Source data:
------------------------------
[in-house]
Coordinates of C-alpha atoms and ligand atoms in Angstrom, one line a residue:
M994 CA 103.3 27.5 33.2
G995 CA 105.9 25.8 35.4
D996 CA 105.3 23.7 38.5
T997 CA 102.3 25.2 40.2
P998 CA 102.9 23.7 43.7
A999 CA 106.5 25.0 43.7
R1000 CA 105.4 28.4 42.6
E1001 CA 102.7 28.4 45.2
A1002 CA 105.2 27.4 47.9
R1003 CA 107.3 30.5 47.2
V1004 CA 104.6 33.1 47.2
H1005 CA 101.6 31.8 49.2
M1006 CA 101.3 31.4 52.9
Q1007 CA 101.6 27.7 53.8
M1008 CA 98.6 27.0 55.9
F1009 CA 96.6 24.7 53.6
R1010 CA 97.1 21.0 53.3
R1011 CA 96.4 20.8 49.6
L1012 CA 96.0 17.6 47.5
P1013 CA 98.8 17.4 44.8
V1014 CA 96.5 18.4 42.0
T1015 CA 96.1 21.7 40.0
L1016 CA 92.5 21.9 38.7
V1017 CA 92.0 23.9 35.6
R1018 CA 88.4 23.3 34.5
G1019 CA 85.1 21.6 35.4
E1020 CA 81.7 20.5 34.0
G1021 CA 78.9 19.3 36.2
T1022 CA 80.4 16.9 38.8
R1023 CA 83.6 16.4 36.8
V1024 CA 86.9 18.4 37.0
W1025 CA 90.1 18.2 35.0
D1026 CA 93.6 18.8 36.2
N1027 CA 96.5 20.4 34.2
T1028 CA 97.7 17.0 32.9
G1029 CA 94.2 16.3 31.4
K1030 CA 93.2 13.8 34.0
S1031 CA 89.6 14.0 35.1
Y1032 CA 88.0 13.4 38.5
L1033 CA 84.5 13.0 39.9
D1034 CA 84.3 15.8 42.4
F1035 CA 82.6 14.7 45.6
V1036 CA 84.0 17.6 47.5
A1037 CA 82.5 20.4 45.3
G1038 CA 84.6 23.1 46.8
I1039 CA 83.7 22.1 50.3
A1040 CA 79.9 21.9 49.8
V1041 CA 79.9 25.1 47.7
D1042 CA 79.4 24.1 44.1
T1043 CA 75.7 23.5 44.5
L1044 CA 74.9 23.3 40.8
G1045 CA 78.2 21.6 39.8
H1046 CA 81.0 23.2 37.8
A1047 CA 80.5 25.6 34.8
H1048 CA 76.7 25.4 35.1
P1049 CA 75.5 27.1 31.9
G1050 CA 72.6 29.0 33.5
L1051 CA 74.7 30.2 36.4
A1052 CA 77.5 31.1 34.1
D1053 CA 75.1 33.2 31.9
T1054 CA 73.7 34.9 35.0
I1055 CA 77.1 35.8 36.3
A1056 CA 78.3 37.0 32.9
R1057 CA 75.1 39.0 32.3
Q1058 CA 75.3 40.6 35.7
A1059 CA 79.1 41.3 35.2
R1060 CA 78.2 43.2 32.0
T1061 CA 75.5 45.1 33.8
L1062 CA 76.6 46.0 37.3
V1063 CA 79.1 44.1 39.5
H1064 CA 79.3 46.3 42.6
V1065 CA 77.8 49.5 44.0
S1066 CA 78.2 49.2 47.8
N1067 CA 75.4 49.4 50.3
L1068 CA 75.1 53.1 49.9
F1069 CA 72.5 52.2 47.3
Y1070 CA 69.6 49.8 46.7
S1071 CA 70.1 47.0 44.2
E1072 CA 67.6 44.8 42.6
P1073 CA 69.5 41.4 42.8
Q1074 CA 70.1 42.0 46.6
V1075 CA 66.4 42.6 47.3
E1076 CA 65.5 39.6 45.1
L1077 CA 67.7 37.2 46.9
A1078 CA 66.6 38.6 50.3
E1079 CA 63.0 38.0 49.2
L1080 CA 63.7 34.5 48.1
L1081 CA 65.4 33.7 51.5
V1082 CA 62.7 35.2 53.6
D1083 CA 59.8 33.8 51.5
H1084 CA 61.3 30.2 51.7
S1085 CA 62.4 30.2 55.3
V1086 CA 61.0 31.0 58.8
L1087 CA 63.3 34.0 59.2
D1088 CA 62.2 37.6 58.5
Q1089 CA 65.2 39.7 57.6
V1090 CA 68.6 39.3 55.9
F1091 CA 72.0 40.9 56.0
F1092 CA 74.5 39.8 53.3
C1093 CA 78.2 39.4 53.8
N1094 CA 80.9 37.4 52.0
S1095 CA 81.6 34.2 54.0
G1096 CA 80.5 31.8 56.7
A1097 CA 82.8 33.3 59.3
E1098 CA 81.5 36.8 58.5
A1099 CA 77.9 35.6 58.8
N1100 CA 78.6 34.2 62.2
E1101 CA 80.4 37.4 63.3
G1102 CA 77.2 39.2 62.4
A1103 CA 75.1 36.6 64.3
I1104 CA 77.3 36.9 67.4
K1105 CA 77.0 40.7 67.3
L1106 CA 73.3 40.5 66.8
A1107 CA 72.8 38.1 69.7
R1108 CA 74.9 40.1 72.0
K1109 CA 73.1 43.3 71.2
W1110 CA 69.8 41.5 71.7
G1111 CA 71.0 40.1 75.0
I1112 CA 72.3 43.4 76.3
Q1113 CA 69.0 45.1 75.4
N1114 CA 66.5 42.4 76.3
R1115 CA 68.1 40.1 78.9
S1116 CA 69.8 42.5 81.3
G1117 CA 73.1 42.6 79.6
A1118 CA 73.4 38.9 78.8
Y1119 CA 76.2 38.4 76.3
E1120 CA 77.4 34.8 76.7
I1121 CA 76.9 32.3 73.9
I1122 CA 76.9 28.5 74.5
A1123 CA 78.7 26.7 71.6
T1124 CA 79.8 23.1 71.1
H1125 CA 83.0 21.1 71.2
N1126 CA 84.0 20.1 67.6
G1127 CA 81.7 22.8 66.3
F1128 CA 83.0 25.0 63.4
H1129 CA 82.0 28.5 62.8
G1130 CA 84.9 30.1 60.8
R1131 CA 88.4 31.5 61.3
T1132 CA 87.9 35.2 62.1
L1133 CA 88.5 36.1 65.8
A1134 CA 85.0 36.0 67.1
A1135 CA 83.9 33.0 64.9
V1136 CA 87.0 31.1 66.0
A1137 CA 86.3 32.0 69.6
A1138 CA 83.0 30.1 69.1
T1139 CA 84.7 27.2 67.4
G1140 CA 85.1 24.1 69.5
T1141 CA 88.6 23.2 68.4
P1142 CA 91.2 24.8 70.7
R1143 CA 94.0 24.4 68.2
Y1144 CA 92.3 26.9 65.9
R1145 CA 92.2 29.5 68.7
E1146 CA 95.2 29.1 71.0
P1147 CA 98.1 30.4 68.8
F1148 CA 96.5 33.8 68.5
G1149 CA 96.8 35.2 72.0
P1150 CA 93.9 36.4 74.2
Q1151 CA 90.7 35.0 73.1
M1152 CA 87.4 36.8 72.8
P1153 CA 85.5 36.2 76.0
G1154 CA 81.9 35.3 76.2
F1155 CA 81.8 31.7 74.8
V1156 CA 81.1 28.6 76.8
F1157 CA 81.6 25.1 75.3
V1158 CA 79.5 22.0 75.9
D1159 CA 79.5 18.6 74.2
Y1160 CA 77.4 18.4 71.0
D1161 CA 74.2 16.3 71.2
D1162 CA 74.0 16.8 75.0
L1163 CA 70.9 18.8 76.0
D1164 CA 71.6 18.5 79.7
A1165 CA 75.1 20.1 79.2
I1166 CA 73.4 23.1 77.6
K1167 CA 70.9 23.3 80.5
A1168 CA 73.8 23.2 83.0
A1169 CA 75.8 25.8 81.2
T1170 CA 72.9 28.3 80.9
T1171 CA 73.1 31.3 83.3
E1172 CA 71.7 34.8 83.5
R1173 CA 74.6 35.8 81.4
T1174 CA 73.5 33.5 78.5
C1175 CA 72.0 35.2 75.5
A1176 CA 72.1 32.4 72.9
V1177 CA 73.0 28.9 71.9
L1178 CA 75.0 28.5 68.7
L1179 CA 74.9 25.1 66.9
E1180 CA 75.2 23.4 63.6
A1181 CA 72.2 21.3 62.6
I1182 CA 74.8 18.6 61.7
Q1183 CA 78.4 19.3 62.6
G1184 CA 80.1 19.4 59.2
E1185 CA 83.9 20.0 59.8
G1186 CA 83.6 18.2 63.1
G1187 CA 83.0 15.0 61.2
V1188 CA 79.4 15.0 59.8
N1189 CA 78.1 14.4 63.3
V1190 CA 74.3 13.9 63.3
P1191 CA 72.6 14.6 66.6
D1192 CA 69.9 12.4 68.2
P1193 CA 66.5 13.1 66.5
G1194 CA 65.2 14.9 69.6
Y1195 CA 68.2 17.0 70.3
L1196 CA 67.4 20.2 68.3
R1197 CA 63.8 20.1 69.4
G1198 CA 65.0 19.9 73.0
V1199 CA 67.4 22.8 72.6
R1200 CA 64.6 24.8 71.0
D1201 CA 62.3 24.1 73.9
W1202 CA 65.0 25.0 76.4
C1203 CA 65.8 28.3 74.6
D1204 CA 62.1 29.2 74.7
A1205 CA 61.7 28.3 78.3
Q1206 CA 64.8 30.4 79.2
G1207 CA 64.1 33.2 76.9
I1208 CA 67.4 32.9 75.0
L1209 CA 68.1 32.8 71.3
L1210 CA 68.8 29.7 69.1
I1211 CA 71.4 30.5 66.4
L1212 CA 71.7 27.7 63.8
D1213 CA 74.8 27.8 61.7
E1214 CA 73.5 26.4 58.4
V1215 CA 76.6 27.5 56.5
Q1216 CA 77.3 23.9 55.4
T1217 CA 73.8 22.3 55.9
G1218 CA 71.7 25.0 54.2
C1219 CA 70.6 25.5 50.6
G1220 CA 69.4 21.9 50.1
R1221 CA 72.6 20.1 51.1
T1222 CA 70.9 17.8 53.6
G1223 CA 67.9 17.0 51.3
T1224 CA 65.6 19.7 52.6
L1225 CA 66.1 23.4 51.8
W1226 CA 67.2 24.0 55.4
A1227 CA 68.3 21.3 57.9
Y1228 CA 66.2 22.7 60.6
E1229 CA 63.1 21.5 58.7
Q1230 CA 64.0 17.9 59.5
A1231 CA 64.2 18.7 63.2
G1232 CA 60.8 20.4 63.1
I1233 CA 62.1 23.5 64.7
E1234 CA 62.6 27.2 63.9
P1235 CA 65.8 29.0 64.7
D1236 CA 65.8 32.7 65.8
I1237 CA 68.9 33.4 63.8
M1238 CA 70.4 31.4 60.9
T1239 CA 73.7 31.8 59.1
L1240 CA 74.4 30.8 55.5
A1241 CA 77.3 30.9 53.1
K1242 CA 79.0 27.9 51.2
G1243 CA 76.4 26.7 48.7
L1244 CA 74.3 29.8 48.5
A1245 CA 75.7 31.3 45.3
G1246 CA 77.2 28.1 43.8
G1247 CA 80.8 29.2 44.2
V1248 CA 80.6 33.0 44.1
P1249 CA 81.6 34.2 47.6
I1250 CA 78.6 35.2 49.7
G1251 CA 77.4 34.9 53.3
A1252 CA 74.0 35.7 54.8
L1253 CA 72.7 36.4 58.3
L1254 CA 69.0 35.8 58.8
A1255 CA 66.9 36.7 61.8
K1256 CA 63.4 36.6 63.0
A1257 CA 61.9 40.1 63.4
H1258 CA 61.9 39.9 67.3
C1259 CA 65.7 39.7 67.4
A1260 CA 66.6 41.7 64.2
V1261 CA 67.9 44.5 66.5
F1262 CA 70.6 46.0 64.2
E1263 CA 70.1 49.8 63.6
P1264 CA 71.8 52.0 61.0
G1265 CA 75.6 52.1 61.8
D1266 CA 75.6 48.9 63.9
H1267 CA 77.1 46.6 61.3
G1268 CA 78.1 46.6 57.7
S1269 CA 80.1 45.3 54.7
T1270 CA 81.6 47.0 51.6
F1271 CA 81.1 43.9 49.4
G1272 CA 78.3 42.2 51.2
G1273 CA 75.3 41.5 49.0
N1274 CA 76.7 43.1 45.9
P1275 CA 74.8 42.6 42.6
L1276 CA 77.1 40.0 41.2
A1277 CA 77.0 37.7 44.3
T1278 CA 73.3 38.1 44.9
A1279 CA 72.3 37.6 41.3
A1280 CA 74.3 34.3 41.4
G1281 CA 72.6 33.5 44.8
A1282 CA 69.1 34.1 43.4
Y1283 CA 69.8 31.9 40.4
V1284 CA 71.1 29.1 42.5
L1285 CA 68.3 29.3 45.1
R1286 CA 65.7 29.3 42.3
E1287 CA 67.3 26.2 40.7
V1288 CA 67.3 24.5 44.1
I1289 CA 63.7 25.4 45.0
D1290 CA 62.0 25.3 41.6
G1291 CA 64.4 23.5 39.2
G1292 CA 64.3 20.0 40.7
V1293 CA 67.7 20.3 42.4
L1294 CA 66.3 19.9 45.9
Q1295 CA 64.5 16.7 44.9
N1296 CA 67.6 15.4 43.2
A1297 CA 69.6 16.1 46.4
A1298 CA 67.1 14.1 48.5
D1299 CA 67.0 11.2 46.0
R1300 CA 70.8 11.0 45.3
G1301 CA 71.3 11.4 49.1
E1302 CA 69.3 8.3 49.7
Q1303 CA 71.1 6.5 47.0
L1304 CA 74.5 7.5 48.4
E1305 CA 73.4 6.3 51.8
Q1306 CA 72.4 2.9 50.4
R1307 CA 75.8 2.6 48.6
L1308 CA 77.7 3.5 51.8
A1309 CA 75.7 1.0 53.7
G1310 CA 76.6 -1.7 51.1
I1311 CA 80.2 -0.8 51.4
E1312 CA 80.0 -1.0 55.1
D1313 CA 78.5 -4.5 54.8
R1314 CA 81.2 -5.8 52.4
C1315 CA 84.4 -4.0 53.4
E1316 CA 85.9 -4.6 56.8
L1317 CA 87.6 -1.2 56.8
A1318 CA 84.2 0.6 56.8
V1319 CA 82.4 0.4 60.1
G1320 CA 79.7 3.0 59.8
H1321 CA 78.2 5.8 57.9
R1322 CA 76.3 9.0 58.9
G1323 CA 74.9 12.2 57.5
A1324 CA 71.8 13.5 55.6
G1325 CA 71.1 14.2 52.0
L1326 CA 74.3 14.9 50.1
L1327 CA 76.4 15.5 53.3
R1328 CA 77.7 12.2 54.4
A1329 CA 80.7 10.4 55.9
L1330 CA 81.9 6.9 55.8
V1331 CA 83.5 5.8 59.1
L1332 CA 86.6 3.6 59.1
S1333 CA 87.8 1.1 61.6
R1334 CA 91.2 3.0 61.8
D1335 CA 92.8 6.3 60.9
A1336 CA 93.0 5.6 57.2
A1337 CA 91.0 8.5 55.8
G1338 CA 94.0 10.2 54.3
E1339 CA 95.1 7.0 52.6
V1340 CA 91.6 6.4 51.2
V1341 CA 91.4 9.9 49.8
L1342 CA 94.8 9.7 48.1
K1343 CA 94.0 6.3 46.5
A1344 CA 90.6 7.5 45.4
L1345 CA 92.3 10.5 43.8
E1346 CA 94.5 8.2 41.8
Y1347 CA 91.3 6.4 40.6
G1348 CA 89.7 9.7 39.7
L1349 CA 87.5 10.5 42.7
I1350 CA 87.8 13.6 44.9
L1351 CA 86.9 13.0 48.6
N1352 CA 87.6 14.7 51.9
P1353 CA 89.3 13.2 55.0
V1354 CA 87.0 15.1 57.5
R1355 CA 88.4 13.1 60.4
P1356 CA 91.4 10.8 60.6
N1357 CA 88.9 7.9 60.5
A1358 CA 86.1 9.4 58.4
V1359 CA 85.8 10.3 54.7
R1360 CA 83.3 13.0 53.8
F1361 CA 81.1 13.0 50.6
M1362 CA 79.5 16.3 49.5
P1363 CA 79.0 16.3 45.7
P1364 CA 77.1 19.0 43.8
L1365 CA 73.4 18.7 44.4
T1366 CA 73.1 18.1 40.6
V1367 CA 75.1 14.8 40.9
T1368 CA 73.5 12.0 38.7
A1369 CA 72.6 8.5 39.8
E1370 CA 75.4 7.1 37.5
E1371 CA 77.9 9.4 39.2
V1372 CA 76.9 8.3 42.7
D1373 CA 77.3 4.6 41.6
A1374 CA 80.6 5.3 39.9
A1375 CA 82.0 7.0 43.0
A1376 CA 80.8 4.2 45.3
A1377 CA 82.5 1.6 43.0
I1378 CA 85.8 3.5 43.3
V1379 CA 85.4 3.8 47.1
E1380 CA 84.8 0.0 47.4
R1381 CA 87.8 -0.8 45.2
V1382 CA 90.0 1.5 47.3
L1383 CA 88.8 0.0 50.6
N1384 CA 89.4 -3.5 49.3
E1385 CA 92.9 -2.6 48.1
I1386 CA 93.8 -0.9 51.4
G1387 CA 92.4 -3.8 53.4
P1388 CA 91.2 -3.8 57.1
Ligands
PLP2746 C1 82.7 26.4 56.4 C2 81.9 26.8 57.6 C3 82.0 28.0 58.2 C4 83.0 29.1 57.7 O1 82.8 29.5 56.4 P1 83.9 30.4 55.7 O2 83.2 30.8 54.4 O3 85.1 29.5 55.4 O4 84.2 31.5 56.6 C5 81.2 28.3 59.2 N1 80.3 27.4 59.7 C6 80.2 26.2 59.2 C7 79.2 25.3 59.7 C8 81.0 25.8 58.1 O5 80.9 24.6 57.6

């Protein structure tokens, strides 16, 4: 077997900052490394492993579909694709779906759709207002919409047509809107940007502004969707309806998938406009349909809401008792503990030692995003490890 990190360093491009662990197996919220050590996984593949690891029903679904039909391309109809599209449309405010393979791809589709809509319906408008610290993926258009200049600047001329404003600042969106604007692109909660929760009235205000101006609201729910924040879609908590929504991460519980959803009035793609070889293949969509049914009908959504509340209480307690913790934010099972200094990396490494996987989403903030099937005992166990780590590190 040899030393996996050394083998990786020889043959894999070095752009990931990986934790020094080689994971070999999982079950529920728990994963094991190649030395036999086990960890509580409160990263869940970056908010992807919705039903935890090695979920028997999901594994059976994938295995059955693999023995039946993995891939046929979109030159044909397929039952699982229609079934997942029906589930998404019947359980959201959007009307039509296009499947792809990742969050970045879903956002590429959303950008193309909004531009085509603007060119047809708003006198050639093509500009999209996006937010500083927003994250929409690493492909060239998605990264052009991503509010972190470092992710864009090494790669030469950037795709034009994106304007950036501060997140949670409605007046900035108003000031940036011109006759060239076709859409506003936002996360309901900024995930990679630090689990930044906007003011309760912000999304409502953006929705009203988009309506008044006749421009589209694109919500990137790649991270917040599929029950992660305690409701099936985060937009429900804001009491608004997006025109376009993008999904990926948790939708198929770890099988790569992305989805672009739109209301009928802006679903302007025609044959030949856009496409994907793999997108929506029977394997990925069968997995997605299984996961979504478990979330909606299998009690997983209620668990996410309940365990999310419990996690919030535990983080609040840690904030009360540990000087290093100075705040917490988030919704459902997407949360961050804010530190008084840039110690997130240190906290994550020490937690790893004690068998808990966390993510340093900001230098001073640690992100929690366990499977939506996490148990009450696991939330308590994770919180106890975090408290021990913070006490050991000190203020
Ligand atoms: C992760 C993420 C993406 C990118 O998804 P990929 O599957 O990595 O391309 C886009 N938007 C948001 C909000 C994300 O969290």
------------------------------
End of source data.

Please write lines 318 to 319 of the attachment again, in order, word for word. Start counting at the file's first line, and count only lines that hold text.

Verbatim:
A1309 CA 75.7 1.0 53.7
G1310 CA 76.6 -1.7 51.1